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THE JOY OF EMBRACING CONFLICTS BY PRASOON MUKHERJEE
As the saying goes – “conflict is inevitable, combat is optional”.
How often have we been in situations where a brewing conflict has made us nervous, and the general thought that has mostly crossed our mind is to take an alternate route or to lookout for knee-jerk steps to resolve the conflict by patchwork, rather than facing it head on? How often have we found the old text book answers about dealing with conflicts as out of place in practice?
In hindsight, when I look back at my career, which primarily spans across banking and technology, during the formative years of work, I shall not be ashamed to confess that I hated conflict and I would rather get along and play nice, than take the shots. The usual response would be to make myself believe as if nothing was wrong or pretend it’s someone else’s problem. However, with every difficult situation, I have inched towards believing with conviction that in order to lead authentically there is no better option than to embrace conflict and that very conflict has within it the opportunity for positive change. The key learning has been that, handling conflict is different from resolving conflict. Often, after the dust has settled (and assuming that such conflicting situations were handled well) it has always helped strengthen relationships between the intervening parties more than how it had previously been.
Therefore, here are my 4 key thoughts in simple words to get a good grip on conflicts which are very common at workplaces:
Embrace the danger in supposition to the potential offered by the new opportunities - Learnt from a friend of mine that the Chinese characters for conflict signifies both danger and opportunity. Metaphorically, I am sure if we were to always be ready to embrace the worst-case scenario that may arise as a consequence, and instead of dreading to traverse that path, the effort would be more directed towards strategising clearly on how to handle conflict, resulting in the discovery of newer opportunities.
The line between “right” and “wrong” is very blurred – My father who served the defence, while explaining higher order conflicts between nations or political ideologies, often said that “human minds are naturally wired to always take the right decision”. This implies that no one is biologically wrong when they are taking a decision, because if he thought he was wrong, he would never do what he was doing. In other words, every action is triggered as a consequence of one’s decisions, that is always right from the point of view of the person who is calling the shots at that point in time, though it may be wrong from another person’s point of view. Therefore, it’s important to not always hold our own point of view in higher regard than the another person’s point of view. In practising empathy, it’s important to realise that someone else’s point of view is as valid for them, as mine is for me. And this leads to the 3rd key.
Listen first - Both being right from their own points of view, it becomes hard for the brain to hold two contradicting thoughts which results in conflict. In my experience, just the act of listing well and then summarising the understanding from the other person's point of view often helps resolve half of the conflict. The reason for this is quite obvious - As humans, we are more likely to operate from our rational brain centres once there is a feeling that we are being understood.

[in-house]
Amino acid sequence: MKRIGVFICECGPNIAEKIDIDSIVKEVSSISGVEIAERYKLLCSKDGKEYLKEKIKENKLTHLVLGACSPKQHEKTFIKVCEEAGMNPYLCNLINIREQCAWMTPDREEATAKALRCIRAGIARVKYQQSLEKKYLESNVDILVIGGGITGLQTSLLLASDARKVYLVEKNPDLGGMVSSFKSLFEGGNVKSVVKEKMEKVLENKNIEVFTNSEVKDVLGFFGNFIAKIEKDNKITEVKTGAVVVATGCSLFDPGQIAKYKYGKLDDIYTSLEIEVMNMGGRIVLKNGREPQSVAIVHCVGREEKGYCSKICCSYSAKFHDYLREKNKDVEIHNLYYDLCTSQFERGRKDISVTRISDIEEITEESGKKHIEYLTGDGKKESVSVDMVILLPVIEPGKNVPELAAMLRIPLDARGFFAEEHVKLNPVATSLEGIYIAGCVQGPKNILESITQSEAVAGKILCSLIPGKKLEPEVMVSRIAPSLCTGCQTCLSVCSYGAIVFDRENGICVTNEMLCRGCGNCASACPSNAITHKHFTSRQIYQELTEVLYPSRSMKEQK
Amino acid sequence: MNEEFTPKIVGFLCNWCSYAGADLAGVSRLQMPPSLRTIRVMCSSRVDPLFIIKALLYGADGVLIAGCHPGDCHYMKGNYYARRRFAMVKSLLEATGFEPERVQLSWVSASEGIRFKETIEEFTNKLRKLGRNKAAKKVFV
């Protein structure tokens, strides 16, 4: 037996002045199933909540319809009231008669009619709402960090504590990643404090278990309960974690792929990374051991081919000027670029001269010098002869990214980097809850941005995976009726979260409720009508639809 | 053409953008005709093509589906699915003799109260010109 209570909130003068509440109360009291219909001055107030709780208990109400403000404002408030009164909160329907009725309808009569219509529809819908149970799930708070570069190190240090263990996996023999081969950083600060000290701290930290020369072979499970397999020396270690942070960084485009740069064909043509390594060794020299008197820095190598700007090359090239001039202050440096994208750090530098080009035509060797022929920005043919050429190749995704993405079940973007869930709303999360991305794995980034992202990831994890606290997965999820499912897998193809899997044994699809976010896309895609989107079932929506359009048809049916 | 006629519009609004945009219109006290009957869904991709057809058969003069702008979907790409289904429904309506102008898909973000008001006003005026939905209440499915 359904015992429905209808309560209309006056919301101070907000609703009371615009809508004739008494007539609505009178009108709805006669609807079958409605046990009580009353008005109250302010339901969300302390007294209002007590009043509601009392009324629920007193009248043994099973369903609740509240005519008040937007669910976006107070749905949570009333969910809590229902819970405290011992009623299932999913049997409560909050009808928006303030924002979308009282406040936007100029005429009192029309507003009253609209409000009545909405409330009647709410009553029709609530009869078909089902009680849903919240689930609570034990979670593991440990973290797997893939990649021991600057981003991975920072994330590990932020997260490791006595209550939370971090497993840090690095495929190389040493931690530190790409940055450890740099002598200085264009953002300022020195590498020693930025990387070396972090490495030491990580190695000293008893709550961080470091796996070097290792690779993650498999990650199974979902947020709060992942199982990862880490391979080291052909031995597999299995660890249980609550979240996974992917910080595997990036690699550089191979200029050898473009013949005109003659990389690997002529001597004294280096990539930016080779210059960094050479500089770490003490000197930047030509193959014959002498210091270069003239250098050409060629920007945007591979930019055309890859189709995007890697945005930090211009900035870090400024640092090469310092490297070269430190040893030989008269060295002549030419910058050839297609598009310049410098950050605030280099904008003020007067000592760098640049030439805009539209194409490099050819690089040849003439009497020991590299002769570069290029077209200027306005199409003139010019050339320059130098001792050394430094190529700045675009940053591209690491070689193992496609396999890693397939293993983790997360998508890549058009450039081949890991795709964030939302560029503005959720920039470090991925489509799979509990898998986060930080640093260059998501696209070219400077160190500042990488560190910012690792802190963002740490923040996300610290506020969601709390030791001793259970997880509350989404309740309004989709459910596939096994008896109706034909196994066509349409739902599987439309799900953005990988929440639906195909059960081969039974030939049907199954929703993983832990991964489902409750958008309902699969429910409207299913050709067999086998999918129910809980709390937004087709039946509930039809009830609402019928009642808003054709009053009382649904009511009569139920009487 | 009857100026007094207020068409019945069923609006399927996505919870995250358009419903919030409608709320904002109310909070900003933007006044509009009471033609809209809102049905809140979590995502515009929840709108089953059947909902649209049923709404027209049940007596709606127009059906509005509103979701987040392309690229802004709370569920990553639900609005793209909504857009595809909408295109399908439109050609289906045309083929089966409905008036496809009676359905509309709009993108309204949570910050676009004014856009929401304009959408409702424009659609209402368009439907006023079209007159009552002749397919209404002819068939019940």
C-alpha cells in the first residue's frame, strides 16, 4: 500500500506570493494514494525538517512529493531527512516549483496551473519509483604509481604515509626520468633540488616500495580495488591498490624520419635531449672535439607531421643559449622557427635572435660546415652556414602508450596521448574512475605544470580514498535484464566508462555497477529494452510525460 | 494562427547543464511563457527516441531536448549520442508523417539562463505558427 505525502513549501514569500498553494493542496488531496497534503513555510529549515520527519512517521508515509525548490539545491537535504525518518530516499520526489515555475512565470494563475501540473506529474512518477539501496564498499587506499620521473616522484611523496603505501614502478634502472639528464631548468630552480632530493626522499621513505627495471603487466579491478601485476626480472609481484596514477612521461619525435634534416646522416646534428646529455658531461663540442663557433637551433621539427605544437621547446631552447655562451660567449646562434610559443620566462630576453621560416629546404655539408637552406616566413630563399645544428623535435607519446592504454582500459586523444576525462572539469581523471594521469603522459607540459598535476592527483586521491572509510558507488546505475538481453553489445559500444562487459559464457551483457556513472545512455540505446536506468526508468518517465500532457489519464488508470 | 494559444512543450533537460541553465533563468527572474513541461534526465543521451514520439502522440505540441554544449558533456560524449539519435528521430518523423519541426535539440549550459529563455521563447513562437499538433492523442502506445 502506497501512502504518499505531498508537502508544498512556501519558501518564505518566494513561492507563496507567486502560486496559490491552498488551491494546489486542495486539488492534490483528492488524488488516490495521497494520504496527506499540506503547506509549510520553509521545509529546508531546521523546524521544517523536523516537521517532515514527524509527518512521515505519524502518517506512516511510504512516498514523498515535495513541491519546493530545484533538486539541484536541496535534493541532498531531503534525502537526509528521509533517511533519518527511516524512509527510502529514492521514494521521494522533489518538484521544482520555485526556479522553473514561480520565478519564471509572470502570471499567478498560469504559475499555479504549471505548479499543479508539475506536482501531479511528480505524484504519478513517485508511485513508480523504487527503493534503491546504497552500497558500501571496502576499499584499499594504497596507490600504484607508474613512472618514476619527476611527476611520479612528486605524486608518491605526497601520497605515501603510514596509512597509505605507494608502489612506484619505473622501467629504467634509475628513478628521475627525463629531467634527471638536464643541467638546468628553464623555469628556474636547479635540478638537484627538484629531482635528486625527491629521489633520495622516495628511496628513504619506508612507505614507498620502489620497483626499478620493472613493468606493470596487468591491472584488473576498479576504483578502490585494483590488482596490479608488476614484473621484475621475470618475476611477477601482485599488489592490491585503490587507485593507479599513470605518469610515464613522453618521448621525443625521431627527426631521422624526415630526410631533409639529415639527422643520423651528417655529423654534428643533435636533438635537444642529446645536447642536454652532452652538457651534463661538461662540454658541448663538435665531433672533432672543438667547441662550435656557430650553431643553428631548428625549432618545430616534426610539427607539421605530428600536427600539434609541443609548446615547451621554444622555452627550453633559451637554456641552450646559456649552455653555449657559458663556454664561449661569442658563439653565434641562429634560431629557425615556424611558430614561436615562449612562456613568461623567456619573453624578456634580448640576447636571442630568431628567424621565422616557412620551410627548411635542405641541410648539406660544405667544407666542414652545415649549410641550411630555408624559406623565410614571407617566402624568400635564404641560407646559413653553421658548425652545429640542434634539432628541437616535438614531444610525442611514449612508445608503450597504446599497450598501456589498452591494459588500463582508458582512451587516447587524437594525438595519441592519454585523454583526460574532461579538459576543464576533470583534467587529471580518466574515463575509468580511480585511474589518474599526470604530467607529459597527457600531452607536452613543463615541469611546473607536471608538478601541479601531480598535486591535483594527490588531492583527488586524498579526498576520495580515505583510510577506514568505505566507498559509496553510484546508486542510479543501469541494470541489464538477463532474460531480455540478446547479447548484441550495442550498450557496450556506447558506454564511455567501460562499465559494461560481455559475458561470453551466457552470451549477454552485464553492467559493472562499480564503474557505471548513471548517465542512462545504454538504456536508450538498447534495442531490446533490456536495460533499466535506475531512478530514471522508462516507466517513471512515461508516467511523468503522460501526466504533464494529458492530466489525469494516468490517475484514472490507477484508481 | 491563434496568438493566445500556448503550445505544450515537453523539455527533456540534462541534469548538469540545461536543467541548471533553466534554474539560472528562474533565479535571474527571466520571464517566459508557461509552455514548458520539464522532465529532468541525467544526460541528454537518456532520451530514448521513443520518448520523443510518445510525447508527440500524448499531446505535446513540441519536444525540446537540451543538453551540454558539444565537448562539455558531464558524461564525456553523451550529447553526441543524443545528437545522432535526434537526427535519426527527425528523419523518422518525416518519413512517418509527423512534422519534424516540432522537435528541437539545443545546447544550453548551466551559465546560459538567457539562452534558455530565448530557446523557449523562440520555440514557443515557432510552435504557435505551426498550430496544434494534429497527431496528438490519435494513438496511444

Sharing one’s point of view - Seeking first to understand others, and then be understood disarms conflict and creates the potential encouragement to connect. There is no denying that the other person will be able to hear us better, because they have felt that they have been heard and understood.
In conclusion, conflicts for me have always been a breeding ground to strengthen relationships at work. When I look back to the most difficult situations, me or my teams have faced because of conflicts, it will not be wrong to say that if such situation had not come our way, business would have just been usual, those key turning points would not have come; tough decisions would not have been made and relationships with people would have just hung where they were.
So, do we manufacture conflict to reap the benefits? Of course, that’s not the point being made here. It’s about practising the rights skills. To be the key person in any difficult situation, playing that critical role in handling conflict, and turning the situation in one’s favour, rather than being fearful of the consequences of failure. The joy of being in control always kicks in the needed serotonin and creates that needed urge to repeat the act again under similar conditions, because our brains are wired to feel important about our achievements under difficult situations.
To summarise - Next time there is a situation staring us in the face, let it be a choice between how we want to see conflict - Like a "volcano that's about to erupt" or like "slow dancing, barefooted on broken shreds of grass”; Like "standing in front of ocean with a stick to withstand the waves" or "joyfully riding the tides of the waves", because this viewpoint will define what we see or how we feel about conflict. If we see it as a volcano, a war or a disease, we would definitely want to avoid it and avoid everyone associated with it. However, if we don't see conflict as a problem (in a negative sense), but a prospect, a solution (in the making) or an opportunity, there will be only one option about how we would want to handle it. And that is by "Embracing It".
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